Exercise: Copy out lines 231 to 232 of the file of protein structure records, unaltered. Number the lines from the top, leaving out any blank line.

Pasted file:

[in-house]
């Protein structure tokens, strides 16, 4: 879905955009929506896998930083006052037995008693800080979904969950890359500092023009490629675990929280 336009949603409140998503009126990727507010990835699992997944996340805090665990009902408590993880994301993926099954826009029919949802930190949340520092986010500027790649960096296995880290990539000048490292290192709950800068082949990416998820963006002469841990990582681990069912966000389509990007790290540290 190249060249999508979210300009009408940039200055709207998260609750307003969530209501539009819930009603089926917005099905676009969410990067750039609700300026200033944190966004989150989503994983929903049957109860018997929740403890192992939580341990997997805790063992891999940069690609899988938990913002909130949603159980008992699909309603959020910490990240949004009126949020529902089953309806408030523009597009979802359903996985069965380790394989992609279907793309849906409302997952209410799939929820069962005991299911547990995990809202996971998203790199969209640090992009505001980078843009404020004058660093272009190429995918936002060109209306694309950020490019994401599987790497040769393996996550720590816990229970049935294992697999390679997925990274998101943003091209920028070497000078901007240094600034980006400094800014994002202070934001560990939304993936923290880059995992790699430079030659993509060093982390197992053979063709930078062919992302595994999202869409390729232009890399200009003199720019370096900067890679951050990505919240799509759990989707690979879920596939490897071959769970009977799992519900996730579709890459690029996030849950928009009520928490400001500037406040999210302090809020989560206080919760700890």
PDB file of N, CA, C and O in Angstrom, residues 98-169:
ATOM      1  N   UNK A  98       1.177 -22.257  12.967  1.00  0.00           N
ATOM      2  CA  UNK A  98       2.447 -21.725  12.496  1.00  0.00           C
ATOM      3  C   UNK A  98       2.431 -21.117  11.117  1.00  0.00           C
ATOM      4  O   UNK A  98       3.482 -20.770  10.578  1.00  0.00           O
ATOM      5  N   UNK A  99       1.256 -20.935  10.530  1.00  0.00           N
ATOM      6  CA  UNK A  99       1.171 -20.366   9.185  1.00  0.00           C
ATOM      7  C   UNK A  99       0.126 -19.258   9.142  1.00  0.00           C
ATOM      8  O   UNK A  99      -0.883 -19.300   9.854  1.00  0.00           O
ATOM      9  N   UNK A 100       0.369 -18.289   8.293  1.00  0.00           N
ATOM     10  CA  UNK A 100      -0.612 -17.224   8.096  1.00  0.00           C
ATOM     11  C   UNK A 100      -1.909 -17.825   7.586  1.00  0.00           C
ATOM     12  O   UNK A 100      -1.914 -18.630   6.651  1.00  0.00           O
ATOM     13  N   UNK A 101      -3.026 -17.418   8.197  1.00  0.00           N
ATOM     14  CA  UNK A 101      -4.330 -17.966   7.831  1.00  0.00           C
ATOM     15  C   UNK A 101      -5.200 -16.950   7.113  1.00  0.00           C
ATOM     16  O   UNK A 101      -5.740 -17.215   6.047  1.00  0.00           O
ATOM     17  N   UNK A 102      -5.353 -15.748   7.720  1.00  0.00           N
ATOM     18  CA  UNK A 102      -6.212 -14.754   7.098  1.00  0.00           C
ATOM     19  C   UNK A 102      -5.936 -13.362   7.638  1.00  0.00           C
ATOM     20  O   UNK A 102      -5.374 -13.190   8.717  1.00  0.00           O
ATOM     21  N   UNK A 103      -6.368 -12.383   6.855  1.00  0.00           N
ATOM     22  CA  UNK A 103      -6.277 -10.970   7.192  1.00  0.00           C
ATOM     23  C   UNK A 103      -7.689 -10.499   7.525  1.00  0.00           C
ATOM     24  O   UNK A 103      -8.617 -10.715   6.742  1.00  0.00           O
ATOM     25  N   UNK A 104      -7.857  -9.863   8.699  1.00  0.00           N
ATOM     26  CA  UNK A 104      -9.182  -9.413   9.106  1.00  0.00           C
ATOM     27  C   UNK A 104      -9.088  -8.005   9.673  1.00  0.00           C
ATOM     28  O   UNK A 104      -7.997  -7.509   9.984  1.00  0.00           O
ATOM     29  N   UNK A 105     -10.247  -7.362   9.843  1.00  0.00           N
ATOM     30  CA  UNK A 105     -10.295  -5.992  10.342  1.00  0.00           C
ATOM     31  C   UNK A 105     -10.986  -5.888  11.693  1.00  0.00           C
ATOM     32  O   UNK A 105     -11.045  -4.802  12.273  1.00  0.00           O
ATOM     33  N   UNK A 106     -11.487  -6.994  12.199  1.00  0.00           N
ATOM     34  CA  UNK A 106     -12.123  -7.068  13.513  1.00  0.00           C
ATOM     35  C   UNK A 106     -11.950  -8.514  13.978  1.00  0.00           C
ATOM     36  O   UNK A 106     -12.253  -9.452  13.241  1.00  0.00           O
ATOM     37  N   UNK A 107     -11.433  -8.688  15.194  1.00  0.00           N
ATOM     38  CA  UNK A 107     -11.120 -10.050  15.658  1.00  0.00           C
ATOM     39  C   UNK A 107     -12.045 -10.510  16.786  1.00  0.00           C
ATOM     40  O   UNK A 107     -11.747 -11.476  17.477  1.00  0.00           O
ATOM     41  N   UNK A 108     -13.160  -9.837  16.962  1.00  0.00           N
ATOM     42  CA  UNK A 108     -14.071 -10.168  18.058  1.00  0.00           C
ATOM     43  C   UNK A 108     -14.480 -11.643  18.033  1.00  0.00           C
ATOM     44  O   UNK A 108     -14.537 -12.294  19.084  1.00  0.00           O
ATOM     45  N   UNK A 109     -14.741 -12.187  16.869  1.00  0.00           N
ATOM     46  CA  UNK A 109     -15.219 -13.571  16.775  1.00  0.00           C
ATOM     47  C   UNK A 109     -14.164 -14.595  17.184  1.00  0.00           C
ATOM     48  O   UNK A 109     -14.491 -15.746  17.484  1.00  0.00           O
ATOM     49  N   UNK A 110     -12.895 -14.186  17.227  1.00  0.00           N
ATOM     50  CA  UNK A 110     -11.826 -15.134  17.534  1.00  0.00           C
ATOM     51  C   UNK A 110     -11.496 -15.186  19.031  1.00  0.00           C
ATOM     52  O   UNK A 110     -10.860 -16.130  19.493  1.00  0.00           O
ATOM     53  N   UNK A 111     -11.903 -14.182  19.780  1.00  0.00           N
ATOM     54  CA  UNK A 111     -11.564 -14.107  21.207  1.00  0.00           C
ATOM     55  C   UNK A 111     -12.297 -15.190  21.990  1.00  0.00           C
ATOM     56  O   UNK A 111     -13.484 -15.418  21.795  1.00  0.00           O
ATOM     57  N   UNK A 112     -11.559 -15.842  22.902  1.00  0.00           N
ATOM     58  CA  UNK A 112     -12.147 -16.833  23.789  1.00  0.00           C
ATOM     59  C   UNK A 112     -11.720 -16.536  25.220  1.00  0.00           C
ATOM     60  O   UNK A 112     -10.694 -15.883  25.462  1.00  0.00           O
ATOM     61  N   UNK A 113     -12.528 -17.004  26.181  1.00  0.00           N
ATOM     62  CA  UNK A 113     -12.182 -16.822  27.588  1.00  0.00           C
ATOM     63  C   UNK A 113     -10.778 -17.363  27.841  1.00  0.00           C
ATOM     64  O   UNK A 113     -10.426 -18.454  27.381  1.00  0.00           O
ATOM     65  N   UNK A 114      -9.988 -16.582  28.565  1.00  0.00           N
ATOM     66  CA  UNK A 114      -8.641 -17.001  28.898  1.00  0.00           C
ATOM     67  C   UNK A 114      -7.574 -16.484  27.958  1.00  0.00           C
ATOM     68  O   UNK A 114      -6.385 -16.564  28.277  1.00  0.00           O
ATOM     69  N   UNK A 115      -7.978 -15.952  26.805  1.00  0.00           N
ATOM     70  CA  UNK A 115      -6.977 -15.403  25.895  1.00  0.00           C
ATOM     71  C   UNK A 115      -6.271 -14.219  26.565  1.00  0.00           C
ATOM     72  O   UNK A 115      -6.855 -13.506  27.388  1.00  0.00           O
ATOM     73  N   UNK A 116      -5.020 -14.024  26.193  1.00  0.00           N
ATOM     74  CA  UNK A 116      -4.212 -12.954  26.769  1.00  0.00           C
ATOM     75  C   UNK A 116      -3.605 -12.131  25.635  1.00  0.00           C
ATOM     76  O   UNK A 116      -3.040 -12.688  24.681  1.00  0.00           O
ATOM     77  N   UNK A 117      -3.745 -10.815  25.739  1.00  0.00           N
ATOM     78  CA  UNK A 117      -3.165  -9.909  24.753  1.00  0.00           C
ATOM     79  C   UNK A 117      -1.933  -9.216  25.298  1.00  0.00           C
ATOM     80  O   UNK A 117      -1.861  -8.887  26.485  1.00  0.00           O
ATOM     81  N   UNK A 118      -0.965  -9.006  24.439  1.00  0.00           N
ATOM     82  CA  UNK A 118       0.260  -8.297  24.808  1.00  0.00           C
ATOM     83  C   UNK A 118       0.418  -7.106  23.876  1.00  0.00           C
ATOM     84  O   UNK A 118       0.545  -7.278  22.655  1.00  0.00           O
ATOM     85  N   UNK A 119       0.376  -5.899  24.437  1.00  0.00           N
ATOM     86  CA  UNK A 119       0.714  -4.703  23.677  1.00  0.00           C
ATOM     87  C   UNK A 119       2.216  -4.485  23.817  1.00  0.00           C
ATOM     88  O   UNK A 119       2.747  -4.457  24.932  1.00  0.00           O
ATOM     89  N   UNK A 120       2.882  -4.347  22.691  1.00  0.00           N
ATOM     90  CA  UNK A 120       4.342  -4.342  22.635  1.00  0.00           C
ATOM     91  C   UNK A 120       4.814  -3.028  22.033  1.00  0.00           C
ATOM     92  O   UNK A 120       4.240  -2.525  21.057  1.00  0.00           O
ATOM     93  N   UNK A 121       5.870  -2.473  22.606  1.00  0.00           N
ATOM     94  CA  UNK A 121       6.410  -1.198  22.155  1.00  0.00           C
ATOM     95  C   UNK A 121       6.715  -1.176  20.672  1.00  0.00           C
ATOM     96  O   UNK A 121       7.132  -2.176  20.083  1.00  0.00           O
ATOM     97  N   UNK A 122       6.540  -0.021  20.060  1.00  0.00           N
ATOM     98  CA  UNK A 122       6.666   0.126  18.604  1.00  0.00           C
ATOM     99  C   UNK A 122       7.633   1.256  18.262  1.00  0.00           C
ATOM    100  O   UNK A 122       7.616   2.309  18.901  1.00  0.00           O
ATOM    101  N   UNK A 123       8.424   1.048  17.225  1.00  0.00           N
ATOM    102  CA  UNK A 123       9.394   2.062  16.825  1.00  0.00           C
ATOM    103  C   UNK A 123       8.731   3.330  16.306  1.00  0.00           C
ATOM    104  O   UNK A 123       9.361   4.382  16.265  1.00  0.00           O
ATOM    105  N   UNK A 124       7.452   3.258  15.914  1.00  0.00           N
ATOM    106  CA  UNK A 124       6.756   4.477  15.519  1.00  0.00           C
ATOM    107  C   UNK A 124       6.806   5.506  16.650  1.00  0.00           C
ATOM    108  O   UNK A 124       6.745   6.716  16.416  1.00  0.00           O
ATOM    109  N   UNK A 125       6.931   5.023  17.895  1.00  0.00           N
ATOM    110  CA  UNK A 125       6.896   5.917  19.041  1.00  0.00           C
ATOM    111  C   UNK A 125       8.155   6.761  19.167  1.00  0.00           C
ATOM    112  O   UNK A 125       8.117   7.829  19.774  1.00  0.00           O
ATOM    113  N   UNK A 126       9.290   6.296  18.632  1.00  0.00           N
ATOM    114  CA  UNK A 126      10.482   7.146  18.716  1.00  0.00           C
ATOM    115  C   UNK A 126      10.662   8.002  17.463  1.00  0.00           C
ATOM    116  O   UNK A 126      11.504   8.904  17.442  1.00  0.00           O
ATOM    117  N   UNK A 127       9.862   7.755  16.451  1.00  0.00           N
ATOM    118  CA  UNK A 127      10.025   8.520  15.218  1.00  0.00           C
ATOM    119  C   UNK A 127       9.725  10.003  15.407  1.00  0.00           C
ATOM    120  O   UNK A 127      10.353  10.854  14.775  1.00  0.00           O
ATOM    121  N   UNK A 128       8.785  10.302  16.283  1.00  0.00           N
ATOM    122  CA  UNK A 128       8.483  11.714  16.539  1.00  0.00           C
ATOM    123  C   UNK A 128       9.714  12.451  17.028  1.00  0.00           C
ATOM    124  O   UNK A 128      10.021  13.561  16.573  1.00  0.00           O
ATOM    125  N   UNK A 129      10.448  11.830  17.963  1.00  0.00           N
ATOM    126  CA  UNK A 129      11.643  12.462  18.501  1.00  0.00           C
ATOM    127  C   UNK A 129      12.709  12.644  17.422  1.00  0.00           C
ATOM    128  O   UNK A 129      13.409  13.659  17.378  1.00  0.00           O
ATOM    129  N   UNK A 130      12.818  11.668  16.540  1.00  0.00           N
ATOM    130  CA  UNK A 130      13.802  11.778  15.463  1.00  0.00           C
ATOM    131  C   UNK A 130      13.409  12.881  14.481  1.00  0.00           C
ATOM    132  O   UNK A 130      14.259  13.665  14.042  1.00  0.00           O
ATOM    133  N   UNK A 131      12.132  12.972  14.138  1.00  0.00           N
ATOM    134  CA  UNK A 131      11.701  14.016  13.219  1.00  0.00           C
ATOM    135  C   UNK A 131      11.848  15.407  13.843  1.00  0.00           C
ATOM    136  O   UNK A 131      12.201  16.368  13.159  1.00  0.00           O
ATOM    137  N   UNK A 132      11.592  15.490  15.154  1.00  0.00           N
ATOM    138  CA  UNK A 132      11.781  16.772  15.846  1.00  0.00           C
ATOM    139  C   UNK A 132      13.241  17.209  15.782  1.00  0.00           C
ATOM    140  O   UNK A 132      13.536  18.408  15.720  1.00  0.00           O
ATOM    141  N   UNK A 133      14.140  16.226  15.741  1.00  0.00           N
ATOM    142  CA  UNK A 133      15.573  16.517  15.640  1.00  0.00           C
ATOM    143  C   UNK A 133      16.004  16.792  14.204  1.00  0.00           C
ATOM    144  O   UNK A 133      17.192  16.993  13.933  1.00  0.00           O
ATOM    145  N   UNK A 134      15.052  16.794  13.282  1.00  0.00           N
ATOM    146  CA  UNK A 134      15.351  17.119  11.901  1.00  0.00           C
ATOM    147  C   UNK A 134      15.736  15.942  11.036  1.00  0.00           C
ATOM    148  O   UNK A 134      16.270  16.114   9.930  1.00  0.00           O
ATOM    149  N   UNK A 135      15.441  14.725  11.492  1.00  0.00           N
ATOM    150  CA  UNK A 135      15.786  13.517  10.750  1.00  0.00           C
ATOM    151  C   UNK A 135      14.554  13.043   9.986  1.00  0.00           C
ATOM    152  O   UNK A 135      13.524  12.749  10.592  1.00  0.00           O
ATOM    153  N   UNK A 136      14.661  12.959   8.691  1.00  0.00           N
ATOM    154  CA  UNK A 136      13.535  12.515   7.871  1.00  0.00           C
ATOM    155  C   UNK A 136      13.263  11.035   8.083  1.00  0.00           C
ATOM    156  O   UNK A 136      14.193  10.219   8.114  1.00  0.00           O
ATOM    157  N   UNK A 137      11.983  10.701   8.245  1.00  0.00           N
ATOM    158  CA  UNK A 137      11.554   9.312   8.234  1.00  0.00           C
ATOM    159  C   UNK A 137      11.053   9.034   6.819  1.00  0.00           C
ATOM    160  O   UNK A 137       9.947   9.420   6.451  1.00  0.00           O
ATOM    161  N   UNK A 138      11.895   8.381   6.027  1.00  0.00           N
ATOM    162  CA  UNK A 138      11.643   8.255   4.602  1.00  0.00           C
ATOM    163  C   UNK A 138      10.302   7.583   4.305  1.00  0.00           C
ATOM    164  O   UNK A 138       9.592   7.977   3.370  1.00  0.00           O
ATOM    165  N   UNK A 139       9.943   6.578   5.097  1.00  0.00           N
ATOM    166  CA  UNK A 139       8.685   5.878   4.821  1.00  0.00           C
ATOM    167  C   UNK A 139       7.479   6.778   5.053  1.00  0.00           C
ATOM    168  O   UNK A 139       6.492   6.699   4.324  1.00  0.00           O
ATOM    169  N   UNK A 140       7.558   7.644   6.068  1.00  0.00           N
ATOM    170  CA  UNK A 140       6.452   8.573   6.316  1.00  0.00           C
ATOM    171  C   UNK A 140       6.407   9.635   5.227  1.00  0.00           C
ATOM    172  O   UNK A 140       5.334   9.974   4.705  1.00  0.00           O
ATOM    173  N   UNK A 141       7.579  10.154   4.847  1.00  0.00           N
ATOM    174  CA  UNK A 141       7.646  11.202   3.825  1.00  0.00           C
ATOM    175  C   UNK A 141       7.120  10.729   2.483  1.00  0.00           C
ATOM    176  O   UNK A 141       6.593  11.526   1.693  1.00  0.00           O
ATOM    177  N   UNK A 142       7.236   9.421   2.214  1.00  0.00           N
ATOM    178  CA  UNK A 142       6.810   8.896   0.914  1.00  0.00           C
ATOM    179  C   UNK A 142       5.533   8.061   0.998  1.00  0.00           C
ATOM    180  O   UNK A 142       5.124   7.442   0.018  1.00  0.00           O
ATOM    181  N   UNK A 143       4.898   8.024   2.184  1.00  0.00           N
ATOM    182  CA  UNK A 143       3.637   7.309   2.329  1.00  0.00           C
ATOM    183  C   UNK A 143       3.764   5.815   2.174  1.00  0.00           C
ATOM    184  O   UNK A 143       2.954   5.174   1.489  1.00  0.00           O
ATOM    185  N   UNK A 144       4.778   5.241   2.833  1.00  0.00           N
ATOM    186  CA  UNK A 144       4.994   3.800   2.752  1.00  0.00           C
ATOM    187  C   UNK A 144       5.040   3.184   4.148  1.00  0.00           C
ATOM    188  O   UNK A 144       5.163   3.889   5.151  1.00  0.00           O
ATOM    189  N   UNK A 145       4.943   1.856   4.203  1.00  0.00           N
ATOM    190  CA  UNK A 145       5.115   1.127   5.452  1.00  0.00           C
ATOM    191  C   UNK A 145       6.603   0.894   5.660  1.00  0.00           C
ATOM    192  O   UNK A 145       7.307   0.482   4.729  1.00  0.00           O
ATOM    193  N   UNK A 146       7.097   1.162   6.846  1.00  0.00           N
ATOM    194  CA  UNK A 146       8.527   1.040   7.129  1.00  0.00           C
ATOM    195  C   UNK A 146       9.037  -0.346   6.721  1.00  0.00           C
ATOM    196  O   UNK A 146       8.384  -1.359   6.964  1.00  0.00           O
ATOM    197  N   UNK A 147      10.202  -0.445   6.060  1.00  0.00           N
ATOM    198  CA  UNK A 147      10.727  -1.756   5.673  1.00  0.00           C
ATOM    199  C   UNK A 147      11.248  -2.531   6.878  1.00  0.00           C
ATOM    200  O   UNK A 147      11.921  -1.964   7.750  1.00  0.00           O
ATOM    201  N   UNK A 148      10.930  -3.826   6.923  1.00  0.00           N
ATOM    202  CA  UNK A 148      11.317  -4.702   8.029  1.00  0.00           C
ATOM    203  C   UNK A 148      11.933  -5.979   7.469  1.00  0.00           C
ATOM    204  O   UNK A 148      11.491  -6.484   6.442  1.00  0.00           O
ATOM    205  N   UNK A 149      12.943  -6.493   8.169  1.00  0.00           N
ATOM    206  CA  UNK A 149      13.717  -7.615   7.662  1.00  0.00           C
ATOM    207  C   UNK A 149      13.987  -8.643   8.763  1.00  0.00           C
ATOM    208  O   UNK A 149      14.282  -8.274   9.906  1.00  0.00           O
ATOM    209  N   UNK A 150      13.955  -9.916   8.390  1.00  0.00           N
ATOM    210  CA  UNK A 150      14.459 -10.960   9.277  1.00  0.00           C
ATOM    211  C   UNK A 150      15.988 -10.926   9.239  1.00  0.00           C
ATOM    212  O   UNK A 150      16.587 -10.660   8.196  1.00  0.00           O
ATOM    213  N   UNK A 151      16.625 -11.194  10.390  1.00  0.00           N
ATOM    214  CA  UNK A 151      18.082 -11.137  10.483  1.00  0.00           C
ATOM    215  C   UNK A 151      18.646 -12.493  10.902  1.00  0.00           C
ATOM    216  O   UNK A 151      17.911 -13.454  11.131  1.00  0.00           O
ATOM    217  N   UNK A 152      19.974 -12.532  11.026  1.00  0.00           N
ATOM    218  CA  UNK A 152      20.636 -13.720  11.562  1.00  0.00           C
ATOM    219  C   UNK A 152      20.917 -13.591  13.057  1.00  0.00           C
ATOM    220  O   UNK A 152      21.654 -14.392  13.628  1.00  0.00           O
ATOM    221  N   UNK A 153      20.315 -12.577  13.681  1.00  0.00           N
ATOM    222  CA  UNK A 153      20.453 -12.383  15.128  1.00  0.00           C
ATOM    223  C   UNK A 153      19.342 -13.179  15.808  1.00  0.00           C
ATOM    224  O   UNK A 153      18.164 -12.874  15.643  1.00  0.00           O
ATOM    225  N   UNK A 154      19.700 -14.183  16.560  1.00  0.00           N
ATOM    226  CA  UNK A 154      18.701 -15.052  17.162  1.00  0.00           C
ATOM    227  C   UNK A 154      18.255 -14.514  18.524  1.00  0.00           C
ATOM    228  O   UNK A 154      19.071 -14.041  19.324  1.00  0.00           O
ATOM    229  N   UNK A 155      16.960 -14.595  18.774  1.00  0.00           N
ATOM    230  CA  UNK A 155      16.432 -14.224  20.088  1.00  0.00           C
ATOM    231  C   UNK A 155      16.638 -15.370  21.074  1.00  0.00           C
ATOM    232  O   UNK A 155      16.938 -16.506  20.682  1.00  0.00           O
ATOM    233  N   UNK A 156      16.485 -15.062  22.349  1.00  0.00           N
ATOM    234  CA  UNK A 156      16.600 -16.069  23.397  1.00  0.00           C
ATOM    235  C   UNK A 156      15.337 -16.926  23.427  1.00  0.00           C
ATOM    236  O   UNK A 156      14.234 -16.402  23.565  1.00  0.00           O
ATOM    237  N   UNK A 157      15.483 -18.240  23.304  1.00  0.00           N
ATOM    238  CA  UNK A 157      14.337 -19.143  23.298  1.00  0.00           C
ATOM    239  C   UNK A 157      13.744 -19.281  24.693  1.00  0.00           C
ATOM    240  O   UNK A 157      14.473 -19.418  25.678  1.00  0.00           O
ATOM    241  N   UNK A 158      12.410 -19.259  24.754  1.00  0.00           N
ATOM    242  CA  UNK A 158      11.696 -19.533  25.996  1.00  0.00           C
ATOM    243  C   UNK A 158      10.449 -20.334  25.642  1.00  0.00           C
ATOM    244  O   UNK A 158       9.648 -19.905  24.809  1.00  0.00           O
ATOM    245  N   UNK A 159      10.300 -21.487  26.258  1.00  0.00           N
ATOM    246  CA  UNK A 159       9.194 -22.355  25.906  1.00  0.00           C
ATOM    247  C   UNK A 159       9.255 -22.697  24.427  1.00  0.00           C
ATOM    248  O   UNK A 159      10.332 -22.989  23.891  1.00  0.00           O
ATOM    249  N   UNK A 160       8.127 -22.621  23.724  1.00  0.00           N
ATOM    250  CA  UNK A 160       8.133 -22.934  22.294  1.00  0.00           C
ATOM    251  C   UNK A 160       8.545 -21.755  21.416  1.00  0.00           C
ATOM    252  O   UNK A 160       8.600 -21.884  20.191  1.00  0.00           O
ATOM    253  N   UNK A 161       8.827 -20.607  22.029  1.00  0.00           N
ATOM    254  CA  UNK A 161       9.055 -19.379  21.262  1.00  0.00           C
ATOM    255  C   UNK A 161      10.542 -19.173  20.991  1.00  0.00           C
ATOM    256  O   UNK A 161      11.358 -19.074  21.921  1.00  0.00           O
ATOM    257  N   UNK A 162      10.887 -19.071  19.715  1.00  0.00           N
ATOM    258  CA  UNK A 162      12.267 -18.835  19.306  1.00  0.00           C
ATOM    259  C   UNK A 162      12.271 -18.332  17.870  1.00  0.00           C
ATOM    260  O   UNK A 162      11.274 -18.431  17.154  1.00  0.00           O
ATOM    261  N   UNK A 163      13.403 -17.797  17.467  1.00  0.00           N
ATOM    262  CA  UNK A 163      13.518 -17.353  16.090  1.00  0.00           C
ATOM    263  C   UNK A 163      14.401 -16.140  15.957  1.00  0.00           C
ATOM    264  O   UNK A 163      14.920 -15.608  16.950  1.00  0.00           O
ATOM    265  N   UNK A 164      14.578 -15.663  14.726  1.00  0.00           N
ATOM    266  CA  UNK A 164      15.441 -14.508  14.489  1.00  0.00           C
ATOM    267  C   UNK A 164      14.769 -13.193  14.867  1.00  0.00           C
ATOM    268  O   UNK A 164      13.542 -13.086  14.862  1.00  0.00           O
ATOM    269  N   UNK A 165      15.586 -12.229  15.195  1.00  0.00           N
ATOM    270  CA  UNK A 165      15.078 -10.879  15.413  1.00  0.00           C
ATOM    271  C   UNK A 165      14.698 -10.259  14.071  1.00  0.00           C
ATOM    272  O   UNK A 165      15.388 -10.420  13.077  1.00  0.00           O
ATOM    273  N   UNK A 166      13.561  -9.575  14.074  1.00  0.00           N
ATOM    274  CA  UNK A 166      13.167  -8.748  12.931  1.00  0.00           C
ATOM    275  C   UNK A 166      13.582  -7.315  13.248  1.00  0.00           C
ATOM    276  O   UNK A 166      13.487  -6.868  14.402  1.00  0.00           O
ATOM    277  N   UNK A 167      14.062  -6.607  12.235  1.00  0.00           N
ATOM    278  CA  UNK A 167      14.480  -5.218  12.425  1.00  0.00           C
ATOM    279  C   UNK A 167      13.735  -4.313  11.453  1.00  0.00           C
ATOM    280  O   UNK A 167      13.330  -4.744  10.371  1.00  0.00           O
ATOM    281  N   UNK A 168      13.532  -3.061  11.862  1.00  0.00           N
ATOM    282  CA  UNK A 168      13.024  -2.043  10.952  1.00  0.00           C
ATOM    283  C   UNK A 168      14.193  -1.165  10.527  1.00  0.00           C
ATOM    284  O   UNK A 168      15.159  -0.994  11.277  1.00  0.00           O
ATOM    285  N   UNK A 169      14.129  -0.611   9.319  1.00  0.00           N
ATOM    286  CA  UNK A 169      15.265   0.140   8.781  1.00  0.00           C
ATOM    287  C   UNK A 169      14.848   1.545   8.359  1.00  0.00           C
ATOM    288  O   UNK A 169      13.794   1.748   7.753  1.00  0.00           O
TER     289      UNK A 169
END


ATOM    228  O   UNK A 154      19.071 -14.041  19.324  1.00  0.00           O
ATOM    229  N   UNK A 155      16.960 -14.595  18.774  1.00  0.00           N